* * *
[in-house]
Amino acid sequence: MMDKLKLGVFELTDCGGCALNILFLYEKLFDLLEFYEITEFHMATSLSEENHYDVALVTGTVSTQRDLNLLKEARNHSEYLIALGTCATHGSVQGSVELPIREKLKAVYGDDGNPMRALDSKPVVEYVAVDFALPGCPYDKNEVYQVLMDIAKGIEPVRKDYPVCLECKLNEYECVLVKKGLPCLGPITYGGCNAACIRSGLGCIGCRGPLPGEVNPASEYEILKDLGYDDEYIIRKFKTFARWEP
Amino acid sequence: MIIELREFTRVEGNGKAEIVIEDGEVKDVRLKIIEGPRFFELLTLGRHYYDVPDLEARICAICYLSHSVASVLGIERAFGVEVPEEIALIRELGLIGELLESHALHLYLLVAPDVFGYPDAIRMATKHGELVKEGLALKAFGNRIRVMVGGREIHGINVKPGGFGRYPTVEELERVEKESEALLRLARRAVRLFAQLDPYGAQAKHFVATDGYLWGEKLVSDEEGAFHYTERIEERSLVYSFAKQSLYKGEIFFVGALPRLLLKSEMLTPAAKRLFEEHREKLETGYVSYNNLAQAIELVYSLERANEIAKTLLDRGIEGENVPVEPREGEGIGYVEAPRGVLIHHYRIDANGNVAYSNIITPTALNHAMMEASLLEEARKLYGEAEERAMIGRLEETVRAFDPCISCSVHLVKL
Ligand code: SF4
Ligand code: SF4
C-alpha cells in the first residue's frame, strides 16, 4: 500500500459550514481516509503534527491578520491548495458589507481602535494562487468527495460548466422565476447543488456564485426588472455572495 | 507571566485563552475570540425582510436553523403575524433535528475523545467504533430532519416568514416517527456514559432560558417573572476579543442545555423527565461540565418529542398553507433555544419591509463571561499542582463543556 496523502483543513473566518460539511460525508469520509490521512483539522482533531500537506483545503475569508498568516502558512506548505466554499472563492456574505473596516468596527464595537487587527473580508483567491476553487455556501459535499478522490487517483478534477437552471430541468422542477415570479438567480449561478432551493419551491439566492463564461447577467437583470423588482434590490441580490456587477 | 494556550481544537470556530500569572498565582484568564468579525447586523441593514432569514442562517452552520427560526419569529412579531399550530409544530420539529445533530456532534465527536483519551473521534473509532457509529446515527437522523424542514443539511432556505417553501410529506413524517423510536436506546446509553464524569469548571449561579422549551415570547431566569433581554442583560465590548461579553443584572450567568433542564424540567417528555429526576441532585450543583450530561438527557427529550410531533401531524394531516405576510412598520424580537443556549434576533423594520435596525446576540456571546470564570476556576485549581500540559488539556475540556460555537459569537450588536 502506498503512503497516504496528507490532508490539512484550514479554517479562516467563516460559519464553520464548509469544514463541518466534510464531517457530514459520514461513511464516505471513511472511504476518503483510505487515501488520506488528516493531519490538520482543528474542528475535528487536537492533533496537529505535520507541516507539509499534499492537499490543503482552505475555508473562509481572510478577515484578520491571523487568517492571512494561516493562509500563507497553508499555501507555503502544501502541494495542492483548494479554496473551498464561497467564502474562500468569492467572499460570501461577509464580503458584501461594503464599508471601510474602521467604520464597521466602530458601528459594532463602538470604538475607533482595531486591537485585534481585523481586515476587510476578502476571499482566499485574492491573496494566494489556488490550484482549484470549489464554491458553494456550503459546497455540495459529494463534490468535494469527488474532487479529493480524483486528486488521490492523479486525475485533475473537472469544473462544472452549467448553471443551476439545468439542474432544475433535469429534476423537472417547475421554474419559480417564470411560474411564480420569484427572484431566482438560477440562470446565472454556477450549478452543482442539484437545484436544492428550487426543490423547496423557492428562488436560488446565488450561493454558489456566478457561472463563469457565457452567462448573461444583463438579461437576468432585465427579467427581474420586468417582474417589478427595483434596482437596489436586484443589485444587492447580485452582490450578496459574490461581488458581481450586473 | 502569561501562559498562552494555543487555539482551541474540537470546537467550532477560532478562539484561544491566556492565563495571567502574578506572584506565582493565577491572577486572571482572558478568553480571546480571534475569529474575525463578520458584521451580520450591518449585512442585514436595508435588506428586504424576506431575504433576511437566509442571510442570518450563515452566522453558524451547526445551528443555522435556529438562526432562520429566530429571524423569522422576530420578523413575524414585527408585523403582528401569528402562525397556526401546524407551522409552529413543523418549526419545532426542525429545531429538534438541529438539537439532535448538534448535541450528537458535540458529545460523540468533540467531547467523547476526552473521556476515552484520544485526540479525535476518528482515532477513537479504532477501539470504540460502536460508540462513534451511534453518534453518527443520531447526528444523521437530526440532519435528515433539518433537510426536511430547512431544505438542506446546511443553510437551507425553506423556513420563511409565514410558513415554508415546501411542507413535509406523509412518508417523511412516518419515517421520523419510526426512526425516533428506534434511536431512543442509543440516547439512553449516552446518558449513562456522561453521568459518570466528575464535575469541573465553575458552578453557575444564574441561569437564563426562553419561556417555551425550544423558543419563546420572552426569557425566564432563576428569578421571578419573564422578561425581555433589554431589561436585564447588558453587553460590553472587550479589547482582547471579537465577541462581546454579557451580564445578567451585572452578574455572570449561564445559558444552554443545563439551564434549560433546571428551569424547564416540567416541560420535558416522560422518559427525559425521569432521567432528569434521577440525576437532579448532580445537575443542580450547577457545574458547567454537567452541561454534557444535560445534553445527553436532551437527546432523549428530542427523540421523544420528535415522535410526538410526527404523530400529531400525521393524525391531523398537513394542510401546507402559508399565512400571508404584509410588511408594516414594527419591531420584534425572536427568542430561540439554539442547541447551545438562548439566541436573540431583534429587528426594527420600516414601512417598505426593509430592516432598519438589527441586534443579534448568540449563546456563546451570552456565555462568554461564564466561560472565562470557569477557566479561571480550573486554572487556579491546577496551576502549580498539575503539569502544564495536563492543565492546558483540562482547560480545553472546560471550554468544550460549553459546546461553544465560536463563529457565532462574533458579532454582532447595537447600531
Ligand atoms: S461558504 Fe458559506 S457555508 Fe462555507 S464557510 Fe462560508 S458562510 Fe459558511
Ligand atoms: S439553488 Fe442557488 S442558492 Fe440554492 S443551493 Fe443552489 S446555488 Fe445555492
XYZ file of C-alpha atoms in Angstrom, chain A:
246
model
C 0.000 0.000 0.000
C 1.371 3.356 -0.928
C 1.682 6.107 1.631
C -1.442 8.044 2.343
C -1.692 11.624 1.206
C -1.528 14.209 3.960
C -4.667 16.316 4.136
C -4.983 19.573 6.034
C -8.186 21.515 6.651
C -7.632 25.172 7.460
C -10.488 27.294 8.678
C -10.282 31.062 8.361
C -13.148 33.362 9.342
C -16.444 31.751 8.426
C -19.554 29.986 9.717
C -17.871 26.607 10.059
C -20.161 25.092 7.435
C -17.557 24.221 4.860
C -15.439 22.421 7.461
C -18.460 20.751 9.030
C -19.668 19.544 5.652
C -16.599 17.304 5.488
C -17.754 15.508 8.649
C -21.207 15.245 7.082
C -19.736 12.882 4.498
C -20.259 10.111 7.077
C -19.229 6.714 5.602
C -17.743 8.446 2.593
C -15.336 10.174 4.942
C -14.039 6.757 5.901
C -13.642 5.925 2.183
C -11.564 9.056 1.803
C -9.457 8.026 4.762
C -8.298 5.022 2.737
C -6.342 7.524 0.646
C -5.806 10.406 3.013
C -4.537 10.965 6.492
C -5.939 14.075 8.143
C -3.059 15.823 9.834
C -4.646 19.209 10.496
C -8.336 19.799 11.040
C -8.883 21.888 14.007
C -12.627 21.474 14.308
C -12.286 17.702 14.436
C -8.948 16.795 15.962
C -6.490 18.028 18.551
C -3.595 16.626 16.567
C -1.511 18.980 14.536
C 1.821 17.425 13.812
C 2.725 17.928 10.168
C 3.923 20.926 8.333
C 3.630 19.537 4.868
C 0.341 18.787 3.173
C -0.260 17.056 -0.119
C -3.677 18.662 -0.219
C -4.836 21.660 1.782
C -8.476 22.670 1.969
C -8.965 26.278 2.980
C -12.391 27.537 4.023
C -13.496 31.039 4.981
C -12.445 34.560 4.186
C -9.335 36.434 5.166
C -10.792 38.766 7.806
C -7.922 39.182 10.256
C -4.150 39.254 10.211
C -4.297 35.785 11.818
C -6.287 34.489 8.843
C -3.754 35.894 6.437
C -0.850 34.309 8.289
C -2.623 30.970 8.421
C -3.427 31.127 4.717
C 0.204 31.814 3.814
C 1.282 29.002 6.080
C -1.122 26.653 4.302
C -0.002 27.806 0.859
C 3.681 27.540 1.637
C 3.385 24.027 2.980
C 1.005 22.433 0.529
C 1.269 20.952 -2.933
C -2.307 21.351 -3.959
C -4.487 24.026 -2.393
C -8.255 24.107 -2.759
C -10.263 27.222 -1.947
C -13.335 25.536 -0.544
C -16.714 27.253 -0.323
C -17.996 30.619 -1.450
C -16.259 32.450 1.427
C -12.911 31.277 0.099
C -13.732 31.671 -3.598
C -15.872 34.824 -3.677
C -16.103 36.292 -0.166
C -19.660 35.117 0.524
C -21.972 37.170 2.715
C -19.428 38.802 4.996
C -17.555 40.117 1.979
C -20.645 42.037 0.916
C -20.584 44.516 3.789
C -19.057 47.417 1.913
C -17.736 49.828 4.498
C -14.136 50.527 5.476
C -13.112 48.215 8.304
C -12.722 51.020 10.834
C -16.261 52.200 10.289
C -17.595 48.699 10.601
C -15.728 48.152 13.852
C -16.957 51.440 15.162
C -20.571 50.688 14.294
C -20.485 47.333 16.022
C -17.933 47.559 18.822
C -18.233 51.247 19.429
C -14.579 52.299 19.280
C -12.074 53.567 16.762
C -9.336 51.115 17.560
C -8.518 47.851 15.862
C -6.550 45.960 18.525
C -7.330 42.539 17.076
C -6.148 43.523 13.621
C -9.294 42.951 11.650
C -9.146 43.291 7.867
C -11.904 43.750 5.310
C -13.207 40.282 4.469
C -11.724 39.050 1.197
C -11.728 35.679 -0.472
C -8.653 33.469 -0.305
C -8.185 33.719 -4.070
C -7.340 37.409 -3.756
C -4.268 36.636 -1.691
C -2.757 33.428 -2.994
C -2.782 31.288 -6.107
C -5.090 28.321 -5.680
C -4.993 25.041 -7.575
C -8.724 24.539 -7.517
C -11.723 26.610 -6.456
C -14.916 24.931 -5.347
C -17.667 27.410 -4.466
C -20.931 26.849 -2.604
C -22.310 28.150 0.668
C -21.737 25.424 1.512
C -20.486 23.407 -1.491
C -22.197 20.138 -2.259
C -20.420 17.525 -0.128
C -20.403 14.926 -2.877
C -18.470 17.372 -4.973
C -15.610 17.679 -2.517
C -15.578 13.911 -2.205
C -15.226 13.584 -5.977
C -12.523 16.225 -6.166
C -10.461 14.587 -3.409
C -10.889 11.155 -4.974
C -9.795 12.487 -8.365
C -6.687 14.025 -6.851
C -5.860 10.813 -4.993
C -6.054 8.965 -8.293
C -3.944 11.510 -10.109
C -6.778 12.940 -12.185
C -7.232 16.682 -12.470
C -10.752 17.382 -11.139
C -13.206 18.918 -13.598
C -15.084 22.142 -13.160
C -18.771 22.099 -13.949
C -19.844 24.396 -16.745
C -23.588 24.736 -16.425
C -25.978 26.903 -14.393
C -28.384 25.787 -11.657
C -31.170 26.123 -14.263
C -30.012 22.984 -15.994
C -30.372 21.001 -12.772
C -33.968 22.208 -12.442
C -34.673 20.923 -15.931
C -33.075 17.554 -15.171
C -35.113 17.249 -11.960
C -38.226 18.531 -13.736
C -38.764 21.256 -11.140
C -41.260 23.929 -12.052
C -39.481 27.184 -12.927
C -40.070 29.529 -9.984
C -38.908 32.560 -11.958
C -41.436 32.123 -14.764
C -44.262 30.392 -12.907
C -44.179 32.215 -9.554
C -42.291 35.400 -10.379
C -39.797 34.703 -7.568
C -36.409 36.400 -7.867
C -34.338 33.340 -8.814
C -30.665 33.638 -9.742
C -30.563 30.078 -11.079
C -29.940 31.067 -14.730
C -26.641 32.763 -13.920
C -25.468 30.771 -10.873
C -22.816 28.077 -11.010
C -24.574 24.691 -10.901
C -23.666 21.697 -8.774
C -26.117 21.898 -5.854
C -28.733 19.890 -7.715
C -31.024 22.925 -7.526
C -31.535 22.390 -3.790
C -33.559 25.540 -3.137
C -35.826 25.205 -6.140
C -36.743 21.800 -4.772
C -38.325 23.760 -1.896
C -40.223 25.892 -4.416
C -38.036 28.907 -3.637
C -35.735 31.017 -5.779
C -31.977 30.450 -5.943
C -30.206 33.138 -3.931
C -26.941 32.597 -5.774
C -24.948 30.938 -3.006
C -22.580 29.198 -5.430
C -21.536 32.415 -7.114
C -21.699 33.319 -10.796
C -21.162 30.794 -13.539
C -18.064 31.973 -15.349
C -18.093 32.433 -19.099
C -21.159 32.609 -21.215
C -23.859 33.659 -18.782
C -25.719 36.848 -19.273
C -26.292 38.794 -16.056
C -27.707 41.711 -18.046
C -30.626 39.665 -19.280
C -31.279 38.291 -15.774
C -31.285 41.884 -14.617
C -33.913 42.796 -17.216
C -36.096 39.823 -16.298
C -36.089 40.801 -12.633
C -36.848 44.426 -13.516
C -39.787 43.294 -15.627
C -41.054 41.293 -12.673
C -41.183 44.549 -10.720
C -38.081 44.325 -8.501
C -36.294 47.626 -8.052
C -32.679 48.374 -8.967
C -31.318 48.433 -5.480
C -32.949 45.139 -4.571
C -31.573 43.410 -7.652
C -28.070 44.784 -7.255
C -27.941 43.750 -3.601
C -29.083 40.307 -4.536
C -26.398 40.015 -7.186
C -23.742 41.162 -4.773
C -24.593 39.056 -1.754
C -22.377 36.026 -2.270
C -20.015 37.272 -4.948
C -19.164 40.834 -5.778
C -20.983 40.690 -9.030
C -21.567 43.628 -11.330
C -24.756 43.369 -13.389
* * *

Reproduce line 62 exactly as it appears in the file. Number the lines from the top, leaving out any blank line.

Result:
C 3.923 20.926 8.333